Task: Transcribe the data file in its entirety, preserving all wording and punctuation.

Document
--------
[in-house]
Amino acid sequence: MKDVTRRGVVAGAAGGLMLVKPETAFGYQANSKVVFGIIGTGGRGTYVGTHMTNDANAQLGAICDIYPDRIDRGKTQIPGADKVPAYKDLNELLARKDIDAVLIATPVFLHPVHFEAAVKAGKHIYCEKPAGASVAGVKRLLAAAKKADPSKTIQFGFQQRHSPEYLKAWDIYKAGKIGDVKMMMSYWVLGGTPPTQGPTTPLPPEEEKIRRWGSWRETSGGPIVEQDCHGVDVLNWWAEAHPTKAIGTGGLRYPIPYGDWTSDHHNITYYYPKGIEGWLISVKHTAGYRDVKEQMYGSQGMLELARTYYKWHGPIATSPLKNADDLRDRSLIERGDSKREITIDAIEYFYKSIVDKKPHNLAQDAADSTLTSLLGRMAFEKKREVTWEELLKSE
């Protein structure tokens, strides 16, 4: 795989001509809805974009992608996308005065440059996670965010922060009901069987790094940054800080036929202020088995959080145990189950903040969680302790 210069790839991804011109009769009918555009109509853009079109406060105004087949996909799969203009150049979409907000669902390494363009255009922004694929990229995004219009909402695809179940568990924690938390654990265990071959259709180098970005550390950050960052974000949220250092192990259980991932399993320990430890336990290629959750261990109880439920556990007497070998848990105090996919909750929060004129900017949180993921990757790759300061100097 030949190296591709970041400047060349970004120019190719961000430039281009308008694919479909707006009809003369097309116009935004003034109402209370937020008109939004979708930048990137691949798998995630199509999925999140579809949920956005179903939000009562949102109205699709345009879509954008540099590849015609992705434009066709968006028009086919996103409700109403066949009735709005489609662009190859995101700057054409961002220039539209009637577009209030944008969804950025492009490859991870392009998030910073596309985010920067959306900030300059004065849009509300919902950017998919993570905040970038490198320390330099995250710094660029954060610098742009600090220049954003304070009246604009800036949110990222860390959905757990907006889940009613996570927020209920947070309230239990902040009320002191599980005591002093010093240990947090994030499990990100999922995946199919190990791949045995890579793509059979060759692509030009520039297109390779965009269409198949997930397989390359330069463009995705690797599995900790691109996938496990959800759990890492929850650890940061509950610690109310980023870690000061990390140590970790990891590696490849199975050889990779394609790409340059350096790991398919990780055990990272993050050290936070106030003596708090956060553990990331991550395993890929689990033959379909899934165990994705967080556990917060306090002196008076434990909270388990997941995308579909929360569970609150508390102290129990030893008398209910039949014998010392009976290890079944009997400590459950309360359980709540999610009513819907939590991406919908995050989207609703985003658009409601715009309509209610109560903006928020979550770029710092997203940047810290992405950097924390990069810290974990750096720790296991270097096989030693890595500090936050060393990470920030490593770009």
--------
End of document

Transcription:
[in-house]
Amino acid sequence: MKDVTRRGVVAGAAGGLMLVKPETAFGYQANSKVVFGIIGTGGRGTYVGTHMTNDANAQLGAICDIYPDRIDRGKTQIPGADKVPAYKDLNELLARKDIDAVLIATPVFLHPVHFEAAVKAGKHIYCEKPAGASVAGVKRLLAAAKKADPSKTIQFGFQQRHSPEYLKAWDIYKAGKIGDVKMMMSYWVLGGTPPTQGPTTPLPPEEEKIRRWGSWRETSGGPIVEQDCHGVDVLNWWAEAHPTKAIGTGGLRYPIPYGDWTSDHHNITYYYPKGIEGWLISVKHTAGYRDVKEQMYGSQGMLELARTYYKWHGPIATSPLKNADDLRDRSLIERGDSKREITIDAIEYFYKSIVDKKPHNLAQDAADSTLTSLLGRMAFEKKREVTWEELLKSE
């Protein structure tokens, strides 16, 4: 795989001509809805974009992608996308005065440059996670965010922060009901069987790094940054800080036929202020088995959080145990189950903040969680302790 210069790839991804011109009769009918555009109509853009079109406060105004087949996909799969203009150049979409907000669902390494363009255009922004694929990229995004219009909402695809179940568990924690938390654990265990071959259709180098970005550390950050960052974000949220250092192990259980991932399993320990430890336990290629959750261990109880439920556990007497070998848990105090996919909750929060004129900017949180993921990757790759300061100097 030949190296591709970041400047060349970004120019190719961000430039281009308008694919479909707006009809003369097309116009935004003034109402209370937020008109939004979708930048990137691949798998995630199509999925999140579809949920956005179903939000009562949102109205699709345009879509954008540099590849015609992705434009066709968006028009086919996103409700109403066949009735709005489609662009190859995101700057054409961002220039539209009637577009209030944008969804950025492009490859991870392009998030910073596309985010920067959306900030300059004065849009509300919902950017998919993570905040970038490198320390330099995250710094660029954060610098742009600090220049954003304070009246604009800036949110990222860390959905757990907006889940009613996570927020209920947070309230239990902040009320002191599980005591002093010093240990947090994030499990990100999922995946199919190990791949045995890579793509059979060759692509030009520039297109390779965009269409198949997930397989390359330069463009995705690797599995900790691109996938496990959800759990890492929850650890940061509950610690109310980023870690000061990390140590970790990891590696490849199975050889990779394609790409340059350096790991398919990780055990990272993050050290936070106030003596708090956060553990990331991550395993890929689990033959379909899934165990994705967080556990917060306090002196008076434990909270388990997941995308579909929360569970609150508390102290129990030893008398209910039949014998010392009976290890079944009997400590459950309360359980709540999610009513819907939590991406919908995050989207609703985003658009409601715009309509209610109560903006928020979550770029710092997203940047810290992405950097924390990069810290974990750096720790296991270097096989030693890595500090936050060393990470920030490593770009």